Court-speed conspiracy theory

Updated: September 3, 2009

NEW YORK -- There is a conspiracy theory floating around here on the grounds of the National Tennis Center:

The USTA, trying to improve the chances of its hard-hitting Americans, has speeded up the blue DecoTurf II hard courts.

A number of players and analysts queried on the subject report that the courts are fast, really fast. When he was coaching Andre Agassi and Andy Roddick, Brad Gilbert spent a lot of time on these courts. Hitting the other day, he said, they seemed faster than they used to be.

"It seemed like they were less gritty," said Gilbert, who works for ESPN. "It felt like there was less sand mixed into the paint.

"On the faster surface, it's a fact. The big hitters, the ball goes through the court more quickly."

Beyond the anecdotal evidence, there are these bottom-line results: The Williams sisters, Venus and Serena, are through to today's third round and a near handful of American hammers was still in the mix as of Thursday afternoon -- Andy Roddick, Sam Querrey, James Blake and John Isner.

Emmanuel Dunand/Getty Images

Considering his massive game, Andy Roddick would certainly benefit from faster courts.

"The USTA will never, ever admit it," Gilbert said. "It's like the NFL injury report."

Well, USTA, what about it? Is there some gamesmanship going on? Is the flagship of American tennis trying to create an unlevel field of play?

The answer, according to Chris Widmaier, managing director of communications for the USTA, is no.

"When Jim Curley became the tournament director in 2001, we tweaked the speed, making them slightly slower. After 2002, we did it again.

"Since 2003, we've been using the exact same formula. They have been designed to be played at the same speed for the last six years."

John Graham, managing director of DecoTurf in Andover, Mass., confirmed this position on Thursday. While his contract -- recently extended six more years by the USTA -- forbids him from discussing specifics, Graham was happy to provide a fascinating court-speed tutorial.

Pay attention; there will be a quiz later.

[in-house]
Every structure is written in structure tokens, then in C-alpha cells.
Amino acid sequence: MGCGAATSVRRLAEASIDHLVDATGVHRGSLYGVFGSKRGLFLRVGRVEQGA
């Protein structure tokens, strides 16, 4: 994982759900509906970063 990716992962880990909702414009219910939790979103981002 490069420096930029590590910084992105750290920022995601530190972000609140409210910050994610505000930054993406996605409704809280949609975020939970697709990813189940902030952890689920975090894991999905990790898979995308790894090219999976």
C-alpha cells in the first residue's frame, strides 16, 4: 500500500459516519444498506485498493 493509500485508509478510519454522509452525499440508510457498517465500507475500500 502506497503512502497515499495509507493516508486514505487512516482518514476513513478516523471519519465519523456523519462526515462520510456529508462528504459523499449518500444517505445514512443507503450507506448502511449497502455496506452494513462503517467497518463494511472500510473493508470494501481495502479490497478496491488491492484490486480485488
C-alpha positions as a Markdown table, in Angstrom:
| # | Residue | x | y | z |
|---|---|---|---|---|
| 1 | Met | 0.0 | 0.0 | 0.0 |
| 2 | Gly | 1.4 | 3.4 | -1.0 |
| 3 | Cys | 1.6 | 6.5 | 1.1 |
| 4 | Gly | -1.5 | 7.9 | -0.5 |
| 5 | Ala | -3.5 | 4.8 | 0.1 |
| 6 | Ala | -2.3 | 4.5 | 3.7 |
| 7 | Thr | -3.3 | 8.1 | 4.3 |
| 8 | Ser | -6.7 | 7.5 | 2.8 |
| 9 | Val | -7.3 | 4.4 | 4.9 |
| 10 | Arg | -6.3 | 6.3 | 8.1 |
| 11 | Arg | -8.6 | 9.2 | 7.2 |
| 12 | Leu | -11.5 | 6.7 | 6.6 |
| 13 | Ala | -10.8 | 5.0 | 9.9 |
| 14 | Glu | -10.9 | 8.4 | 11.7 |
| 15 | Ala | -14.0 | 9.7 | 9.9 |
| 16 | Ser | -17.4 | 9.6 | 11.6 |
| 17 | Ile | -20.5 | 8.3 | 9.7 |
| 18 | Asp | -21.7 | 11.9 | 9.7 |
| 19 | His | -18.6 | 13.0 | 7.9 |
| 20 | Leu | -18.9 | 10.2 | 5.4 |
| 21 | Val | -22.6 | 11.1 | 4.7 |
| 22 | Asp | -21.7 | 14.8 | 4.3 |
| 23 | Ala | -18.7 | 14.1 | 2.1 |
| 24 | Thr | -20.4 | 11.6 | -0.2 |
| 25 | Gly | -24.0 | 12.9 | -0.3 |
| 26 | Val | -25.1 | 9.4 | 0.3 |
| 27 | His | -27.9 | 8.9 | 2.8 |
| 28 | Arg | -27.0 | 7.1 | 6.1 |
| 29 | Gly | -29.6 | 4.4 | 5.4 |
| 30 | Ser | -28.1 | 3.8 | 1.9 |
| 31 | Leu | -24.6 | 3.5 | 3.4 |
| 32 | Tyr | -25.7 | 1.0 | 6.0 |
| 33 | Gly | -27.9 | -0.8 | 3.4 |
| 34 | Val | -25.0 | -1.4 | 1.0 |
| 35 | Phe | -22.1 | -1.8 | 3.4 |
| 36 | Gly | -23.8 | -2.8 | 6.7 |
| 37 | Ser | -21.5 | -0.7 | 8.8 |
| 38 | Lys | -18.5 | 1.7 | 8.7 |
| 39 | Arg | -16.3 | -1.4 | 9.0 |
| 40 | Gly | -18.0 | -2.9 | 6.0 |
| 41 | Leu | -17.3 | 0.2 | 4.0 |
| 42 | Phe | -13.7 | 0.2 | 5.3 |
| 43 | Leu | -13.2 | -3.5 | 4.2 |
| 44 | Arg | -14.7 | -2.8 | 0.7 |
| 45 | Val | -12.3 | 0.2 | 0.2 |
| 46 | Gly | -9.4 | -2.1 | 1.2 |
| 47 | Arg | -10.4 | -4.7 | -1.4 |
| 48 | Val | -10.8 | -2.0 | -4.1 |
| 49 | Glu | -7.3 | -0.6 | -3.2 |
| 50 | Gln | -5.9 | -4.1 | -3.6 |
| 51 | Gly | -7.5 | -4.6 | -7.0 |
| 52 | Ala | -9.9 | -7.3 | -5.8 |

For starters, understand that this is an incredibly sophisticated operation. The plant outside Boston can mix batches of acrylic paint and silica -- we call it sand -- with surprising accuracy to produce the desired speed of play.

The International Tennis Federation has five official categories: slow, medium-slow, medium, medium-fast and fast. The amount of silica mixed with the paint determines the coefficient of friction, or the resistance the ball encounters when it meets the surface. DecoTurf uses 60-mesh silica mined from a quarry and sometimes, even 80-mesh, which is finer.

The U.S. Open courts are classified as "medium-fast" and consist of 10 different layers. The courts are resurfaced beginning in May and the process is completed a few weeks before the tournament begins.

Since the center court at Arthur Ashe Stadium handles five matches a day -- and the courts are washed when action ends -- the sand tends to wear down as the two weeks progress.

"At the business end of the tournament," Gilbert said, "when they've been played on for so many matches, they quicken up even more."

These subtleties would be lost on club players, but elite players are extremely sensitive to small variations in pace. Changes in temperature, humidity and wind can dramatically affect how the ball moves through the court. Tennis courts are like snowflakes; no two are alike.

But, conspiracy theorists, apparently these U.S. Open courts have been the same speed for seven years.

Five things we learned on Day 4

1. Well, there's always fashion to fall back on for James Blake: After he saved three set points in a third-set tiebreaker against Olivier Rochus and won the thing with a forehand winner -- on the line -- Blake leaped for joy. Then he leaped again, executed a scissors kick, pumped his fist and did a 360.

Blake is into the third round here, but he's struggled this summer and Sam Querrey has crept past him as the second-ranked American behind Andy Roddick. It's a good thing he's got a second job.

He and Fila have unveiled a line of clothing and accessories, Thomas Reynolds, the first and last names of his late father. At Kid's Day, comedian Will Ferrell donned an outfit identical to Blake's -- right down to the shiny dome and white headband.

2. The top 10 men's seeds have yet to drop a set: It used to be that women's tennis, particularly in the early rounds of the Grand Slam events, was too predictable.

Hard to believe, but going into Andy Roddick's night match, there hadn't been a single misstep by the titans of tennis.

3. Robin Soderling must be playing baseball: The French Open finalist won by the exceedingly rare score of … 2-0.